A just-released chapter of the latest Fiscal Monitor report by the IMF stresses that most of the investment needed to finance climate change mitigation initiatives in emerging and developing countries must come from the private sector.
The ‘radical economic transformation’ needed to save the world from the drastic consequences of climate change will firmly drive up countries’ sovereign debts. So wrote the International Monetary Fund (IFM) on Monday in an already released chapter of its Fiscal Monitor report.
The burden quickly becomes unbearable if nothing is done, or the wrong priorities are set. But with the right policy mix, debt growth could be limited to around 15% of GDP by 2050. Taxing carbon emissions and also mobilising private capital are indispensable in this regard, the institution stresses in its semi-annual review of the finances of governments around the world.
The IMF acknowledges that many countries are already struggling with high debts. These weigh on budgets due to rising interest rates and lean growth and complicate efforts to mitigate climate change. Last month, the Institute of International Finance already stated that the global debt mountain has risen to $307 trillion, a third more than a decade ago.
Time for action
“Prolonging the business-as-usual path and taking only moderate action will not contain global warming, leaving the world vulnerable to potential catastrophic consequences,” the IMF argues. “The time to act is now, with a strong, clear, and concerted mix of policy efforts on the part of governments.”
Greening the economy can be done by standardising, subsidising and pricing. Many countries, including the United States, consider taxing carbon emissions to be politically unfeasible. There, they mainly resort to subsidies for renewable energy. These are popular with politicians: they can give money away and those who get it will not protest. But it is a route that does take a toll on the treasury, according to the IMF. The public debt of such countries will soon have increased by 45-50 percentage points by the middle of this century, which is an unsustainable development for the bulk of them.
Governments will have to spend a lot of money to keep vulnerable families and communities out of harm’s way, the IMF thinks. In contrast, carbon pricing, now introduced in 49 countries, is a cost-effective way to reduce greenhouse gas emissions while generating revenue that makes debt more manageable. Each year in which CO₂ pricing is deferred causes a country’s public debt to grow by 0.8 to 2.0 percentage points, the IMF estimates.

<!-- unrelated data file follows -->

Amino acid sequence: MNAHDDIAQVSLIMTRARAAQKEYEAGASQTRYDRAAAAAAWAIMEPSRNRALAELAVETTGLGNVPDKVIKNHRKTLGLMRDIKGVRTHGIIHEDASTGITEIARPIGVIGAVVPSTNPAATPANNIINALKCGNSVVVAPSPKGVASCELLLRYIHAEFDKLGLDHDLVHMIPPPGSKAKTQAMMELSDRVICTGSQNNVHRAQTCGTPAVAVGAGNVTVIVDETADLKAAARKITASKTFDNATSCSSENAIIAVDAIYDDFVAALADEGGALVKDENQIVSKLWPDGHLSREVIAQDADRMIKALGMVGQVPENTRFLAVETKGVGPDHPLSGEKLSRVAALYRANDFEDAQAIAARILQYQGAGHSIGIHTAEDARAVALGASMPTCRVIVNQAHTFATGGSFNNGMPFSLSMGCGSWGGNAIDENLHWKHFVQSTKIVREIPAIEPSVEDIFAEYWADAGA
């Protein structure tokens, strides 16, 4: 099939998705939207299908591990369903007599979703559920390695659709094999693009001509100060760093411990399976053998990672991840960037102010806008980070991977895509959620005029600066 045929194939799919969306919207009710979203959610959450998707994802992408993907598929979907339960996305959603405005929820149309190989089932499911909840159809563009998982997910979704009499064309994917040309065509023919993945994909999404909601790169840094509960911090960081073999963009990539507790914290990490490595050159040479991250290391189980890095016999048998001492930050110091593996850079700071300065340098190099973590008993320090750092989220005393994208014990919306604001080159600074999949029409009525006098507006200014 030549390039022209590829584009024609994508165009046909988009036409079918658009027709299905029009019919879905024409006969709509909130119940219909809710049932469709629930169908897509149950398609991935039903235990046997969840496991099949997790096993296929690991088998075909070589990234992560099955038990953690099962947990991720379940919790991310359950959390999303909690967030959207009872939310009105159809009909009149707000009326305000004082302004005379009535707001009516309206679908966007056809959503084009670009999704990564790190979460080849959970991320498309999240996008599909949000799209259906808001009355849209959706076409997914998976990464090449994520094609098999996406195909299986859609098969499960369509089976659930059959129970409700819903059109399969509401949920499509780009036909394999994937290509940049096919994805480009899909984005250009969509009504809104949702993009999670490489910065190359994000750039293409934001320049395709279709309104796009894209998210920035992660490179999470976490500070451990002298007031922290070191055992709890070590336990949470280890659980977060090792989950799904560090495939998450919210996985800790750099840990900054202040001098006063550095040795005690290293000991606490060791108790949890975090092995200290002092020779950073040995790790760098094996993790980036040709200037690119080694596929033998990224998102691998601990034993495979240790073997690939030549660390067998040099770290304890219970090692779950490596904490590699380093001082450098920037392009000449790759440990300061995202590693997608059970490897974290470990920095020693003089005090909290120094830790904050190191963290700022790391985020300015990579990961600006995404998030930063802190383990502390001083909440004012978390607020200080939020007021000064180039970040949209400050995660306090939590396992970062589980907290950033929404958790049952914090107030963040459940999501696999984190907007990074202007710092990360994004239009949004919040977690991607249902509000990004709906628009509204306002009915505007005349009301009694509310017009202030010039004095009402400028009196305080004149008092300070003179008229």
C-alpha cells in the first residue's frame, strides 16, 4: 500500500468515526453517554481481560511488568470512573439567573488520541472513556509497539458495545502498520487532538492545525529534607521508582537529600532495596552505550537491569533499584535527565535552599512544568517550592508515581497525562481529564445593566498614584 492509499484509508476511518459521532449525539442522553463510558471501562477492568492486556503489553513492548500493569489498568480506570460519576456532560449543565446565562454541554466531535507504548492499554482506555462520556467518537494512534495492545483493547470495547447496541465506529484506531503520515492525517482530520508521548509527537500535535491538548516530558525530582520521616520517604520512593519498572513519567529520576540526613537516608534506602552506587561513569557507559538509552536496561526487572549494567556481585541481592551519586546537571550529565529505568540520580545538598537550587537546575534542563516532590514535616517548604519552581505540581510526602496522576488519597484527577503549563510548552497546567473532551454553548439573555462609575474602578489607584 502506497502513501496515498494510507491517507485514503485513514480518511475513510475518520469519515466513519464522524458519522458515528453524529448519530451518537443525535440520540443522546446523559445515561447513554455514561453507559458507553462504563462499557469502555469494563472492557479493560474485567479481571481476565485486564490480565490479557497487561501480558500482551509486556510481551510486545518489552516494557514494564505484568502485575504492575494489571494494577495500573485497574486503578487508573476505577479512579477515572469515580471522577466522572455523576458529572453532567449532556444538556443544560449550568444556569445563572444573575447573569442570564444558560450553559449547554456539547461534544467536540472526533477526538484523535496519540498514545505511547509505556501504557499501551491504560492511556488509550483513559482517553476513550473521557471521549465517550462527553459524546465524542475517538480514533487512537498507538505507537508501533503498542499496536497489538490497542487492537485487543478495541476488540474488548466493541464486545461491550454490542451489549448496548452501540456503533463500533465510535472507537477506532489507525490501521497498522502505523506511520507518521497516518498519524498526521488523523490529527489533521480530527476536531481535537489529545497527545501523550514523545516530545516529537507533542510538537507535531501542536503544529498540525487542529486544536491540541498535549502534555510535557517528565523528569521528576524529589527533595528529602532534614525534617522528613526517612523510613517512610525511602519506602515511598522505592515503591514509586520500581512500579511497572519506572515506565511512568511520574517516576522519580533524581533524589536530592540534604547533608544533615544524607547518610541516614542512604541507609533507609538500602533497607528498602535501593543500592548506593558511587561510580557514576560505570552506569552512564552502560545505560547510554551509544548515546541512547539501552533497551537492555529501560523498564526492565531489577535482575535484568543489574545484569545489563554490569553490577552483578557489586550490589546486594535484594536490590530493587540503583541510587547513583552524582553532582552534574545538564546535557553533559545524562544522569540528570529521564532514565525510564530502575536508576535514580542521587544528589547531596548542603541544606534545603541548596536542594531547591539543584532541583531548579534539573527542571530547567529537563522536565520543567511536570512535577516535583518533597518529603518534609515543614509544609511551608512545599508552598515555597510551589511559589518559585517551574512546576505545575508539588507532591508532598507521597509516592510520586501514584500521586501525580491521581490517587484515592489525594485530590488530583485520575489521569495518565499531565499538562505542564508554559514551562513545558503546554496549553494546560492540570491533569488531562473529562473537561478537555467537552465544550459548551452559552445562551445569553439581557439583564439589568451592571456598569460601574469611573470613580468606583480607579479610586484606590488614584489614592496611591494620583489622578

The institution, which will hold its annual meeting in Marrakesh next week together with the World Bank, speaks of a trilemma between achieving climate targets, longer-term debt sustainability, and political feasibility.
The latter seems to be increasingly in question lately. Just late last month, the Swedish government decided to cut climate spending, and the UK government announced a softening of net-zero plans. Citizens need not bear “unnecessary” costs of sustainability at a time when high inflation is already putting pressure on household budgets, British Prime Minister Rishi Sunak said.
However, it is in the emerging markets, especially in developing countries, where ambitions are constrained. China, India, Brazil, Egypt, and Ghana, for example, carry government debts exceeding 80% of their GDP. Recently, the United Nations warned of an unsustainable debt burden in many poor countries. As a result, 52 countries are currently on the brink. Many of them are already experiencing the consequences of climate change in the form of extreme weather events, migration flows, and political unrest.
High debts and rising interest rates make it difficult to free up enough money to also invest in climate change mitigation initiatives, such as alternatives to coal-fired power generation.
From 2030 onwards, at least $5 trillion per year will be needed worldwide for twenty years, according to the International Energy Agency. Developing and emerging countries will have to contribute 40% of this, which amounts to approximately $2 trillion. According to the IMF, this would correspond to 12% of the total investments these countries currently make, which is four times more than their current expenditure.
The IMF indicates that such an effort is impossible if governments are responsible for financing. Therefore, 80% to 90% of green investments must be carried out by private parties, especially from abroad. Because these countries often lack the infrastructure to put money to work, there is a role here for multilateral credit institutions such as the World Bank. They can channel private funds towards projects. The IMF itself also offers long-term financing through the Resilience and Sustainability Trust.
This article originally appeared in Dutch business newspaper FD, on 2 October 2023.